WEST GIPPSLAND FOOTBALL NETBALL COMPETITION
REVIEW – ROUND 11
By Russell Bennett
It’s safe to say Anthony Young and Ricky Clark won’t forget Saturday in a hurry.
Not only did their struggling Bunyip side pull off one of the upsets of the WGFNC season to date in defeating Cora Lynn by a straight kick, they both made their returns for the clash after overcoming serious injuries.
Clark was an integral part of the Cobras group that won three straight EDFL premierships under Travis Marsham and David Main. He seemingly went out on top after the 2016 EDFL grand final, in which – ironically – Cora Lynn defeated Bunyip.
The 11-time senior grand finalist and six-time premiership star across stints at Narre Warren, Gembrook Cockatoo, and Cora Lynn had osteitis pubis, in addition to a host of other physical complaints, which included a severe wrist injury.
But after taking over the Bunyip coaching job with great mate Aussie Jones this season, Clark felt he had more to offer his new club and in particular its young and emerging senior group.
Saturday marked his return to the side along with Young, whose own injury history can hardly be believed.
All the former Pakenham champion wanted to do was return to the field and play the game he loved again. Talk about putting footy into context.
He feared he’d never again get that chance in a senior game after his latest serious achilles injury.
His best mate and business partner with ‘Genyou Builders’, Nar Nar Goon senior coach and former Pakenham skipper Dean Blake, told the Gazette Young had just about the biggest injury history of any player he could remember.
“I reckon right back from the under-15s,” Blake said.
“He broke his arm twice one year, (and) has done shoulders, hamstrings, hands, and broke both his feet.”
The Gazette also understands Young has twice had surgery on his achilles.
Despite playing their senior footy in the same era and being practically the same age, Blake estimates Young has played barely half the amount of senior games that he has.
So it goes without saying his great mate was ‘rapt’ to just be able to run out on Saturday against the Cobras.
“He’s done more than his fair share of time on the sidelines,” Blake said, adding that Young poured his heart into any group he’d been a part of.
“He broke both his feet from 2010 to about 2012 and went on to the committee at Pakenham when he couldn’t play.
“He had six months off work at one stage – he’s done it tougher than anyone I know, footy-wise.”
Blake said his great mate wanted to play on while he could, and put as much back into Bunyip as possible.
“When I retired at the end of last year, everyone was asking if we were playing again – I was saying no, and he was saying yes and he could hardly walk,” Blake said of young.
“I just wish he could have my legs for a little bit. He makes everyone around him better – he’s so team-oriented.”
Goon favourite son Nick Henwood, another of Young’s great mates, estimated he’d missed more senior footy than he’d played.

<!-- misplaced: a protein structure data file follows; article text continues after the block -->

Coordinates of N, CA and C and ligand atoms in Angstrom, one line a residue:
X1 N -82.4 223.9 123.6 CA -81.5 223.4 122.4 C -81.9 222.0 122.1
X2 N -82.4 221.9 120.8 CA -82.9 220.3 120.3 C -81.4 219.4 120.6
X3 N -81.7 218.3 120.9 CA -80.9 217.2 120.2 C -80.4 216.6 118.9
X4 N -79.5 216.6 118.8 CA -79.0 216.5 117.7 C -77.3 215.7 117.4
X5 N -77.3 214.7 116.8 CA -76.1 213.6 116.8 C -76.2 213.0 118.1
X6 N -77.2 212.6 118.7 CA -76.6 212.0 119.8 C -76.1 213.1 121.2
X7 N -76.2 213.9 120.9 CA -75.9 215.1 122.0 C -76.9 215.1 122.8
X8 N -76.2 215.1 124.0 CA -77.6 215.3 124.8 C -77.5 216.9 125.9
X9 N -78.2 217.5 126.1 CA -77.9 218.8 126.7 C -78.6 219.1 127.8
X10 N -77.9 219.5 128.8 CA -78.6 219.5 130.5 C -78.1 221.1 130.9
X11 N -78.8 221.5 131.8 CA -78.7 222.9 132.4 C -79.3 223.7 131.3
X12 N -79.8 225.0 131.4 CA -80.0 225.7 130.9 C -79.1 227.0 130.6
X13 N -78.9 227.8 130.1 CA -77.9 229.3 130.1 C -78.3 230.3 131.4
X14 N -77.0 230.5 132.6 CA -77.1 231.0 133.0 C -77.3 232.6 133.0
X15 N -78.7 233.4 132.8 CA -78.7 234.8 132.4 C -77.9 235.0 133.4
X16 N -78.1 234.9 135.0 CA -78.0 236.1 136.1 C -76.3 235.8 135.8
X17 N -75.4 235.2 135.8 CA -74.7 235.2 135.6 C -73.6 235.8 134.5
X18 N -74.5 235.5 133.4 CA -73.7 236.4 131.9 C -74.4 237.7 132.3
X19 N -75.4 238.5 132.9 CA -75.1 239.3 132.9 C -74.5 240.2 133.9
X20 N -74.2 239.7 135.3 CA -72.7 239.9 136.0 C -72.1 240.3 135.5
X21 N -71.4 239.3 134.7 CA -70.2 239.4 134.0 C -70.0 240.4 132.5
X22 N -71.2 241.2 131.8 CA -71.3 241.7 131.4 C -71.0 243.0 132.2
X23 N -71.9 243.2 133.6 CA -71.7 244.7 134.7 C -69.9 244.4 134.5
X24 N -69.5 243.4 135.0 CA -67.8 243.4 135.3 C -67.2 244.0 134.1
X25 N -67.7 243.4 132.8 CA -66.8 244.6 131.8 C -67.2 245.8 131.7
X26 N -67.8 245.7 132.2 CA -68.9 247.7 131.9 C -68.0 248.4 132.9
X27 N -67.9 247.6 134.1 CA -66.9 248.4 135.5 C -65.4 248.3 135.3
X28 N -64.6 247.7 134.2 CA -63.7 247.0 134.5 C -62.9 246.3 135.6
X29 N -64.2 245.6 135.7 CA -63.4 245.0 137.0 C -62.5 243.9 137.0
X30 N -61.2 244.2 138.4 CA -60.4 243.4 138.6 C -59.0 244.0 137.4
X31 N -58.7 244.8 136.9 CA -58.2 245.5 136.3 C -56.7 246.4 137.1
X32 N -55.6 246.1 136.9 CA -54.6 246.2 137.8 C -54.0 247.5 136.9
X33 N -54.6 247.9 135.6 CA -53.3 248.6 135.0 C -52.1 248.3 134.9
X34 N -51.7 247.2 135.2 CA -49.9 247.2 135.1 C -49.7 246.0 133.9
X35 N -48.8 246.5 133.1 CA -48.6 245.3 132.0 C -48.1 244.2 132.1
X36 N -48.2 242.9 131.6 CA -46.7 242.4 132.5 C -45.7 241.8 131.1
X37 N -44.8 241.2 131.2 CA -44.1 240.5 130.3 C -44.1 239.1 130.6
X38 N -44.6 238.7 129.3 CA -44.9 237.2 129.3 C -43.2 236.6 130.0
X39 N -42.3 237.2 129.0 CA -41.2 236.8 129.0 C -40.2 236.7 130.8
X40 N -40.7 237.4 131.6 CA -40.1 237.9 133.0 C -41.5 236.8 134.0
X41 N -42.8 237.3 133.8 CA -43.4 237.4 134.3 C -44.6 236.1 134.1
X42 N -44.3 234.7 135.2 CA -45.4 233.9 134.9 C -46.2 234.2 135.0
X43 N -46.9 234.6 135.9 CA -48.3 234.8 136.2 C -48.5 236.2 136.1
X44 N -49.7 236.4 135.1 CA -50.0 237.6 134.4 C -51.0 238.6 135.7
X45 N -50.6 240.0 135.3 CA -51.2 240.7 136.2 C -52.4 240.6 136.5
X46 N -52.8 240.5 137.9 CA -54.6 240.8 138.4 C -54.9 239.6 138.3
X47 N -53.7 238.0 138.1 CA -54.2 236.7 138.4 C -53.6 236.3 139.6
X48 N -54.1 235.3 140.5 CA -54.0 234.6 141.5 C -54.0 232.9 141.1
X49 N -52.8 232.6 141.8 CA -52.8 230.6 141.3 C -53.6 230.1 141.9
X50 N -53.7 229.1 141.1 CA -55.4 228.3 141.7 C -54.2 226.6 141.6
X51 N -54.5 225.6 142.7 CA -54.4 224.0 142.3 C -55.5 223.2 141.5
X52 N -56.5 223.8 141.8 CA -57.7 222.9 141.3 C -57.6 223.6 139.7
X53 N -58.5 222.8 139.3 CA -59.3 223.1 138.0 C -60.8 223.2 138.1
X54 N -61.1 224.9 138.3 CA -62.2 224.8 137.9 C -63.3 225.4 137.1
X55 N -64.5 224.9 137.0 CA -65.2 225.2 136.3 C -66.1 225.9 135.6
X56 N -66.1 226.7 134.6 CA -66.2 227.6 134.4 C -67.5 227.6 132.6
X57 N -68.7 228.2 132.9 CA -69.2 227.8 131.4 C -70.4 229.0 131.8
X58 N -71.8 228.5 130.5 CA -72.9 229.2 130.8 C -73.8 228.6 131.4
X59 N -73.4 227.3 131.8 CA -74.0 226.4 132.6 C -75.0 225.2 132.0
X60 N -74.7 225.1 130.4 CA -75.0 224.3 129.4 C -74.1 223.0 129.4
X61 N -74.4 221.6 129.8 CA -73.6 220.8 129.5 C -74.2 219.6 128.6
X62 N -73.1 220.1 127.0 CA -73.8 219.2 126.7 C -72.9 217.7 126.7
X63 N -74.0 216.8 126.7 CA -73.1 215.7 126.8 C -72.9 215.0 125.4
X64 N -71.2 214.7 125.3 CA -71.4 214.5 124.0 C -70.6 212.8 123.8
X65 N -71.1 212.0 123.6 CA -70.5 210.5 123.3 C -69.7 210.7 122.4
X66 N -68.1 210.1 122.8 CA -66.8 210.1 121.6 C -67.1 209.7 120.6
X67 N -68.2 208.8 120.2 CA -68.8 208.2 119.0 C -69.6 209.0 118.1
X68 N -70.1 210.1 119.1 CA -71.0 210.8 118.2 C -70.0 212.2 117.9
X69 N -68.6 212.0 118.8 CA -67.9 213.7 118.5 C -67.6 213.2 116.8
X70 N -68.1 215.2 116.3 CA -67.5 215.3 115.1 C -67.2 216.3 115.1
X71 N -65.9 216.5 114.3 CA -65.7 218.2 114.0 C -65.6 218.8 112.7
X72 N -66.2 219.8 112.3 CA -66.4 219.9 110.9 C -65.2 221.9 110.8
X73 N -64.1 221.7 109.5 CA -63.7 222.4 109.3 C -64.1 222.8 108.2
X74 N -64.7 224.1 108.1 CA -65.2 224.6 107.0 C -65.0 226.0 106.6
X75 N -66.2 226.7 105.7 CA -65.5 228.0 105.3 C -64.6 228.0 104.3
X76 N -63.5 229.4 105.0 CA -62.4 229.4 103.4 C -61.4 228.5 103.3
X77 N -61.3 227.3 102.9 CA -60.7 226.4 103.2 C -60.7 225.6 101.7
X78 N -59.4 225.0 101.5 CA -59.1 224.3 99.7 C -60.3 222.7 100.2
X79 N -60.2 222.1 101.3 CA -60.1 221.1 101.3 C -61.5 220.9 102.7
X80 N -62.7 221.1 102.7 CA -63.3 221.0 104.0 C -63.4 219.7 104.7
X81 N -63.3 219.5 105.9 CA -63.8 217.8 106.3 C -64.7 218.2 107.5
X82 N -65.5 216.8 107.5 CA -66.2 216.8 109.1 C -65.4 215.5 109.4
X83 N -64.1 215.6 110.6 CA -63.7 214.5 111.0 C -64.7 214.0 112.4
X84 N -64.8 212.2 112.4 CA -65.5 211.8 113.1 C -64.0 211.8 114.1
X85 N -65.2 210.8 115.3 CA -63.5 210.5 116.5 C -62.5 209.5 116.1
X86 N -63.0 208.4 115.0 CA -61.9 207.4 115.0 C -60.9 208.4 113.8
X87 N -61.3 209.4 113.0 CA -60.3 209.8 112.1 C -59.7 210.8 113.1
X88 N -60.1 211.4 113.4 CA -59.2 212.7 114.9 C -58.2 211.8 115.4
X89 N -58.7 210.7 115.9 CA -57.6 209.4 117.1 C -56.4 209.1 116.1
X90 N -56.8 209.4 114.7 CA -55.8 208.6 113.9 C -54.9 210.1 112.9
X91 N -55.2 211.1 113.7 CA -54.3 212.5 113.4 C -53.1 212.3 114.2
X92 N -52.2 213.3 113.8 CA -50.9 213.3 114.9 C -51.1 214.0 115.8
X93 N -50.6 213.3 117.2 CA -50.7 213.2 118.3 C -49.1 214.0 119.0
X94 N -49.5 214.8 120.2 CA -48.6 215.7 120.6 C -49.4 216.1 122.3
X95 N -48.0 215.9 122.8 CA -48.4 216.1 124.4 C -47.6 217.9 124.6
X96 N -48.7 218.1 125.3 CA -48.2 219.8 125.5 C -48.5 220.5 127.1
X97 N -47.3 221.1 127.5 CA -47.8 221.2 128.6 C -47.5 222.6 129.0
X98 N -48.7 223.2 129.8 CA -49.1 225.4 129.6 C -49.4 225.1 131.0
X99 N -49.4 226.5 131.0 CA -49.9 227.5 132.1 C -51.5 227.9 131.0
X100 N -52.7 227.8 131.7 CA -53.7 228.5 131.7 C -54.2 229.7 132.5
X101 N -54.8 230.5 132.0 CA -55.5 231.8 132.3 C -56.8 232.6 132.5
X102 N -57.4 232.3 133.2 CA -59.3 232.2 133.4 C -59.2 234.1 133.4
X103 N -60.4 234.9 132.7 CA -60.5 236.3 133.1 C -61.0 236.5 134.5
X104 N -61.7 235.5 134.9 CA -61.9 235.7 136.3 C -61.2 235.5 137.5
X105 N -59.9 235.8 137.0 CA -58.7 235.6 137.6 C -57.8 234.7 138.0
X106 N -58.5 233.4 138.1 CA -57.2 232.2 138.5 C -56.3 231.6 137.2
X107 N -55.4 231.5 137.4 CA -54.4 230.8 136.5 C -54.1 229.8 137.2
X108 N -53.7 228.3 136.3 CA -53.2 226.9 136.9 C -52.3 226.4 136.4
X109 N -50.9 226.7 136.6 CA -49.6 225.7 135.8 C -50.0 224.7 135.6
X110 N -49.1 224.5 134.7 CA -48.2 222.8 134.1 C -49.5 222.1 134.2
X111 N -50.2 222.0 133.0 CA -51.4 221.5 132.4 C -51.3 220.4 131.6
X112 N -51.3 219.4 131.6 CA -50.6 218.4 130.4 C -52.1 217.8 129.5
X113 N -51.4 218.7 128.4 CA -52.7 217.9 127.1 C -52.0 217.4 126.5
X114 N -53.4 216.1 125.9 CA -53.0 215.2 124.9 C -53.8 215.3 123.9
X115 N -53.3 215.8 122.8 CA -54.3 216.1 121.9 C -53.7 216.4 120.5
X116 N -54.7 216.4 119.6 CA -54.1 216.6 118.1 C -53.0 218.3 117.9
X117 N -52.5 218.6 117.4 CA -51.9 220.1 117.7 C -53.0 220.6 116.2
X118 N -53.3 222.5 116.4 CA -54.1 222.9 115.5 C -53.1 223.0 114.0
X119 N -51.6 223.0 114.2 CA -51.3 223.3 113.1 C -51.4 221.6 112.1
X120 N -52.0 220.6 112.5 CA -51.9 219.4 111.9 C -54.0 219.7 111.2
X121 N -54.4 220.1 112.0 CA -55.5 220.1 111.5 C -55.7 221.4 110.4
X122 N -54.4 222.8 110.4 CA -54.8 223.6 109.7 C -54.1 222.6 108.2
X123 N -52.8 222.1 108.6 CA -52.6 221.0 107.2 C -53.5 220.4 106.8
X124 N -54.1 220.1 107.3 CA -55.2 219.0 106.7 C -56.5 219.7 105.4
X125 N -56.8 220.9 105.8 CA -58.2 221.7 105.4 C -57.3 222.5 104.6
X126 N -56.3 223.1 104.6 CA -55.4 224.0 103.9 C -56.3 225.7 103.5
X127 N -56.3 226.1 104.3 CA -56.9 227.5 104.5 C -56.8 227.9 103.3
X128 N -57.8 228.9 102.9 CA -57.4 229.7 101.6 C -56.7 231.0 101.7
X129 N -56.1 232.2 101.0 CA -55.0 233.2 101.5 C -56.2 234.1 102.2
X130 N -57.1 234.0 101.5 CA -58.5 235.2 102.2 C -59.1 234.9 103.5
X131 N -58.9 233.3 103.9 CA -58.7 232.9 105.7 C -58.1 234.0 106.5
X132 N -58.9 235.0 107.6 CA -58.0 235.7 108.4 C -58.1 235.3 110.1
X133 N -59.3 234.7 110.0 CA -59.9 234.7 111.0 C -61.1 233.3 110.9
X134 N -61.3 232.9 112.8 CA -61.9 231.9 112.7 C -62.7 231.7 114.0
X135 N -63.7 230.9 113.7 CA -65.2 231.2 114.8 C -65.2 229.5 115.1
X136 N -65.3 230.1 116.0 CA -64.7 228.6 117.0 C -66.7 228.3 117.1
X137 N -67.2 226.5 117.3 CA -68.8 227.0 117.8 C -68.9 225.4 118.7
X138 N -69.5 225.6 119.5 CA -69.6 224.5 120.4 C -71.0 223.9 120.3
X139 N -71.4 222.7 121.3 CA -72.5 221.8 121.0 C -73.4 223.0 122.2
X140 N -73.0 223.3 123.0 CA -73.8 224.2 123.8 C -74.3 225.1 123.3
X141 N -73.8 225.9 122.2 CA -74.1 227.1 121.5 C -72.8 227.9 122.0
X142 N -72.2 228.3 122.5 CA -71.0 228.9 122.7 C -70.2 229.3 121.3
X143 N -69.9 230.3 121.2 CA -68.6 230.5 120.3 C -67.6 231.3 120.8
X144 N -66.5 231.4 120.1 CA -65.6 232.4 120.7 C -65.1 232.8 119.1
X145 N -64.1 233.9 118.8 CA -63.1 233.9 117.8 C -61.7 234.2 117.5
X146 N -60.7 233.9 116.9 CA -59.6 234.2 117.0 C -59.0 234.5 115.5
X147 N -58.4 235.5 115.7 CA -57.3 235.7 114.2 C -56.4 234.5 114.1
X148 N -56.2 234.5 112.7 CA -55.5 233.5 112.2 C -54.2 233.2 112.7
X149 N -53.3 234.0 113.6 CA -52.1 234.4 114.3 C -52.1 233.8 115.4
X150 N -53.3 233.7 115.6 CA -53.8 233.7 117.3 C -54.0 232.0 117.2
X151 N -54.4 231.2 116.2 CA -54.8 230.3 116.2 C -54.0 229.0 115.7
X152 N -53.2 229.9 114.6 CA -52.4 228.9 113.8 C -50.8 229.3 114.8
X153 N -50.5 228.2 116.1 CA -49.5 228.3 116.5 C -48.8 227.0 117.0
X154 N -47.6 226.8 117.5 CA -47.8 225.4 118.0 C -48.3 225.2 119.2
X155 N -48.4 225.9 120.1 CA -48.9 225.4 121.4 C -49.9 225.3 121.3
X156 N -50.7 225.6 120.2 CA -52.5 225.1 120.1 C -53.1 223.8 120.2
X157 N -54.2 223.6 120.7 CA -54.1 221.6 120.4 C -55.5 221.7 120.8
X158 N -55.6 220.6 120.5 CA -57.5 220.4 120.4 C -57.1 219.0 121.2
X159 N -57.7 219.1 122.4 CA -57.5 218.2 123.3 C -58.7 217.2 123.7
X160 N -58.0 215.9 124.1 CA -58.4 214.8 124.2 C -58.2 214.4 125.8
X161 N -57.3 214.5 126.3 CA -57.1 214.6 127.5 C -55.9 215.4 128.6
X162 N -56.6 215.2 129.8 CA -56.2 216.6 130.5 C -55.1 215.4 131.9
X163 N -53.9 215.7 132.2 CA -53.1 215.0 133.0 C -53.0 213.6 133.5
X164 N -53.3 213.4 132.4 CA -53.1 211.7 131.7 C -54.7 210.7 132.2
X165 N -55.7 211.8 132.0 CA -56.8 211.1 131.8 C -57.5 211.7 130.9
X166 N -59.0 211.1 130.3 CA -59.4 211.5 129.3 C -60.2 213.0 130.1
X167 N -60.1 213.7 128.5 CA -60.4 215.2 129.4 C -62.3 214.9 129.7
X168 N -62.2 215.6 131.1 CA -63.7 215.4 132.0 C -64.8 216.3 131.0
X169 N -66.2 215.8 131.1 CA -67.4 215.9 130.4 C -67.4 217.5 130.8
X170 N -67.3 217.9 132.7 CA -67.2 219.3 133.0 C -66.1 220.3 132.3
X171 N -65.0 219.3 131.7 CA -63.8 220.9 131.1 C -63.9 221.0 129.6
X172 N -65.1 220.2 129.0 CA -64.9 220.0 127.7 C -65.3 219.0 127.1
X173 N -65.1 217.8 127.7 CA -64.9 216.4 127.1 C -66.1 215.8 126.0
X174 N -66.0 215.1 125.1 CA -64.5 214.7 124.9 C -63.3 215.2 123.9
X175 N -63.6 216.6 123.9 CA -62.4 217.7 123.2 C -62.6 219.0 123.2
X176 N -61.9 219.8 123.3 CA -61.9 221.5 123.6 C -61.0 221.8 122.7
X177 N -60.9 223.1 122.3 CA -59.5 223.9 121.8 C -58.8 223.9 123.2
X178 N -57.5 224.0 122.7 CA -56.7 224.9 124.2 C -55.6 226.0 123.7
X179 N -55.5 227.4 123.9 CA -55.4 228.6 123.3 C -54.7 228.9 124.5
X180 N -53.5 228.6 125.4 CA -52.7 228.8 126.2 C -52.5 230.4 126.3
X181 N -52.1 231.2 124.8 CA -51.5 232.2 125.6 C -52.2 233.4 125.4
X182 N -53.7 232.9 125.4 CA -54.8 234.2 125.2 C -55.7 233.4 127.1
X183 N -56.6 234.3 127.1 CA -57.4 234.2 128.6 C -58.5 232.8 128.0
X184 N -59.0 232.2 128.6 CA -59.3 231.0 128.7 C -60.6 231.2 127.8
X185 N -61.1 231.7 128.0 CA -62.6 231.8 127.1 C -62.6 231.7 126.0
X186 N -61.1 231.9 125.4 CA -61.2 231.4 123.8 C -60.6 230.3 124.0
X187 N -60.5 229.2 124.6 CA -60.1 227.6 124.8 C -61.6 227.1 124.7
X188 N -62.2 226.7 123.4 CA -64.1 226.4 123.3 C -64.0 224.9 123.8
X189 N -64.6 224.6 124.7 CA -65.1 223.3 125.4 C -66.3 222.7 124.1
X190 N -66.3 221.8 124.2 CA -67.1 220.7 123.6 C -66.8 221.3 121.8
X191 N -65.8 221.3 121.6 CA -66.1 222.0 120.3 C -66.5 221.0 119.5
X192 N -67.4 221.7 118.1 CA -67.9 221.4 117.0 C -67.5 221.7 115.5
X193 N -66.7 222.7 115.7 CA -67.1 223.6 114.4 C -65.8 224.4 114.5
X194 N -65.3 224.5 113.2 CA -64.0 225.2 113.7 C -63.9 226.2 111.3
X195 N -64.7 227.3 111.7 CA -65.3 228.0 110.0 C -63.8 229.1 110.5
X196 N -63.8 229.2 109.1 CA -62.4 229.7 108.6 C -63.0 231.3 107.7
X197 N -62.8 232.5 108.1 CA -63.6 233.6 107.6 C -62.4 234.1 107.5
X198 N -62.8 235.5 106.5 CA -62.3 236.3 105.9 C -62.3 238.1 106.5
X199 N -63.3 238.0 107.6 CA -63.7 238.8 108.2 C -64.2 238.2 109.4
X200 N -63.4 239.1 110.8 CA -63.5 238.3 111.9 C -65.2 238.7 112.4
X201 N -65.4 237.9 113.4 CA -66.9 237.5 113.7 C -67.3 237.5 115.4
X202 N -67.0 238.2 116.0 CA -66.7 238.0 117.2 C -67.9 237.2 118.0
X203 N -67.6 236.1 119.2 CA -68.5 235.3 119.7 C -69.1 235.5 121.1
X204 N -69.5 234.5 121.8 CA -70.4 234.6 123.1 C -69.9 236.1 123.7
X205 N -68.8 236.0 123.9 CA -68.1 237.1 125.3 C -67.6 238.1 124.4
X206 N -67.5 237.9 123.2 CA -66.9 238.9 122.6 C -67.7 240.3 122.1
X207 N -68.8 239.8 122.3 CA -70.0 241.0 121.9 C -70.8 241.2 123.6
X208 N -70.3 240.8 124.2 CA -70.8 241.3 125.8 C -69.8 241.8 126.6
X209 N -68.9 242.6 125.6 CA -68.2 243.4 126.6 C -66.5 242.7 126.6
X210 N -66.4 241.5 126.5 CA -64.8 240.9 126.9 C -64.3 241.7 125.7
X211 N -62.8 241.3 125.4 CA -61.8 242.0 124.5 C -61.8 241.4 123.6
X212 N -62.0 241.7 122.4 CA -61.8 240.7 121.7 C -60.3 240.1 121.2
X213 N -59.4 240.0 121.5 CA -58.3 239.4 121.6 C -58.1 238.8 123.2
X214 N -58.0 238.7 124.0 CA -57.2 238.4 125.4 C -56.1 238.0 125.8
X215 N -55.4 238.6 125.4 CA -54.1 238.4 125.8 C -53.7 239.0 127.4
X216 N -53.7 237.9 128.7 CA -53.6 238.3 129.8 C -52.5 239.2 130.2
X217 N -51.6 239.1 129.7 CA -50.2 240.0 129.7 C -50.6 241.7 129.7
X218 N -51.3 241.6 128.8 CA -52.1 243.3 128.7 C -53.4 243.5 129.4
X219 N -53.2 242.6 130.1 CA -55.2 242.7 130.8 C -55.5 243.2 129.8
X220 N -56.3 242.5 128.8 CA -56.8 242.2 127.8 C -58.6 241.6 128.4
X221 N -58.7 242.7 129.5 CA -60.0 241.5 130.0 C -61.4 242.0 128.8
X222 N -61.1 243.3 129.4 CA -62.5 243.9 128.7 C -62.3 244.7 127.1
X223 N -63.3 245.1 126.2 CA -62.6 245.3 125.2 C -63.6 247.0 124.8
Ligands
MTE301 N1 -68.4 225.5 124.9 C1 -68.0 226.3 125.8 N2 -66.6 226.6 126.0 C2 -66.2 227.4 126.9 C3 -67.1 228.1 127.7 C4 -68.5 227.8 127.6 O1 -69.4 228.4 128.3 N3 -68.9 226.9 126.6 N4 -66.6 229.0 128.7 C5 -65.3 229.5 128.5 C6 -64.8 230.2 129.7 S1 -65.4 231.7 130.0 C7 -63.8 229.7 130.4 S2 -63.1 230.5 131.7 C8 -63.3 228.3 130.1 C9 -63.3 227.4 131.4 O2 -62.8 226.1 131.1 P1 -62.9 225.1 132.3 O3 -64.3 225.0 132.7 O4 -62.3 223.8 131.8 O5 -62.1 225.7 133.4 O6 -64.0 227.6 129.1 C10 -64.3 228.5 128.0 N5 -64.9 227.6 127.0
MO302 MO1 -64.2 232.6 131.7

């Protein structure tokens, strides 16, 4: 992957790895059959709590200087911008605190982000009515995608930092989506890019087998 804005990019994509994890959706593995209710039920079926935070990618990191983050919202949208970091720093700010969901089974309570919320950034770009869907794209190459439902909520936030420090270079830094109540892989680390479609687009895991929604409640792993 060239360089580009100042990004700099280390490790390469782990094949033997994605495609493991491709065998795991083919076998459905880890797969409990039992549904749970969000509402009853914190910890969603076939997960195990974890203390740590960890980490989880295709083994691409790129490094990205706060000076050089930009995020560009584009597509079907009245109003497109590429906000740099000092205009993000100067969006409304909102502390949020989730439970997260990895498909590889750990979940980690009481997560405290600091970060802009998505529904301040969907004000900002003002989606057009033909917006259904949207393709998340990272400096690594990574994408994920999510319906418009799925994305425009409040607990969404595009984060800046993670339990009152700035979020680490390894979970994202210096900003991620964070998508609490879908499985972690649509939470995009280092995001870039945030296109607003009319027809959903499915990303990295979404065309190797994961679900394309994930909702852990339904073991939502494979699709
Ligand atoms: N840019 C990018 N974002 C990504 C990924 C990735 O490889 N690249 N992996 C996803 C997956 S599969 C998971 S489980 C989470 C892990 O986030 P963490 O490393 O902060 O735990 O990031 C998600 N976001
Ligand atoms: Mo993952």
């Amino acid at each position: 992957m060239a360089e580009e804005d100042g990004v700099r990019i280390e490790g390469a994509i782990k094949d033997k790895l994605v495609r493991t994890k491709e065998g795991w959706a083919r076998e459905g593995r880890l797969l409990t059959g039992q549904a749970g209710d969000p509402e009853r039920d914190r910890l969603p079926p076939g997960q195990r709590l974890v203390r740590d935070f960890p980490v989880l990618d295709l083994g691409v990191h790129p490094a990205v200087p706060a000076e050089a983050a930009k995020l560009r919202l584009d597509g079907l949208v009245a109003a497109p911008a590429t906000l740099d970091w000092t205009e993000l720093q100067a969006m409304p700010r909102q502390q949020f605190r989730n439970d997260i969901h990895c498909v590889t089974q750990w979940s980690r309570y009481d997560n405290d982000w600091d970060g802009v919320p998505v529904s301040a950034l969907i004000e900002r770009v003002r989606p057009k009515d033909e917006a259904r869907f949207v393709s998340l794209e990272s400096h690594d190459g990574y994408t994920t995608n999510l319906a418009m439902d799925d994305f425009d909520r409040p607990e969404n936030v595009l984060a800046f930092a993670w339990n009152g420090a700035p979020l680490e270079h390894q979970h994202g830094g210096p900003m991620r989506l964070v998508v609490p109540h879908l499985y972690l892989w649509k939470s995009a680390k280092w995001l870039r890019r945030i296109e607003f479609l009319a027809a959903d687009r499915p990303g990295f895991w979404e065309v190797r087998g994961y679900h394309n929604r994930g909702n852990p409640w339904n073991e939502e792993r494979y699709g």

“Younga was in my wedding party, and we’ve been great mates for ages,” he said.
“Just to see him back out there and a part of it is magnificent.
“He’s the ultimate team man, and once you finished playing against a side with him in it, you’d know exactly who he was – even if you hadn’t met him before.”
Fittingly, Young was one of Bunyip’s best on Saturday in its win over the Cobras, 8.8 (56) to 7.8 (50).
Former Beaconsfield star Damien Szwaja was also particularly influential, as were the likes of young guns Dylan Gallasch and Matt O’Halloran.
Jones said the on-field leadership of Young and Clark was particularly noticeable on Saturday.
“I think most of our frustration (over the season to date) has come from playing really good footy against every side, but not for long enough,” he said.
“We put our first four-quarter performance together on Saturday and we just hope the guys get a bit of confidence from that, and a bit more consistency.
“I hope we’re a bit scary for the finals sides to come.”
Jones said the feedback from some of his side’s midfielders after the game on Saturday was that the clash against the Cobras was the hardest they’d worked in a game of footy for a long time.
He said the unity among the Bulldog group had been fantastic throughout the season, even though it had struggled to convert that into wins.
“Our good is really, really good,” he said.
“We’ve just got to limit the difference between our best and worst.”
Meanwhile, at Nar Nar Goon, the home side broke free of Garfield in the second half to win by 38 points, 9.17 (71) to 5.3 (33).
Blake said he felt his side was in control for the majority of the game, in no small part due to the backline holding the Stars to just two first-half scoring shots.
“At the start of the third, they came out and kicked four quick ones,” he said.
“We started running forward (of the ball), predicting we’d win it.
“But to Garfield’s credit – with Wally (Michael Wallace) in the ruck – it took a while to get back on top.”
Blake spoke about how the Stars “embarrassed” his side when they first met this season at Garfield. The boys from the Goon were adamant they weren’t going to let that happen again.
In the other games across the competition on Saturday, the Giants overcame the Panthers by 39 points at Bass, 11.13 (79) to 6.4 (40); Phillip Island demolished Dalyston, 24.25 (169) to 3.3 (21); and Inverloch Kongwak got the better of Kooweerup by just 13 points at home in a battle of the competition heavyweights, 12.9 (81) to 10.8 (68). Josh Purcell was brilliant for the home side, while Jason Wells booted six majors for the visitors.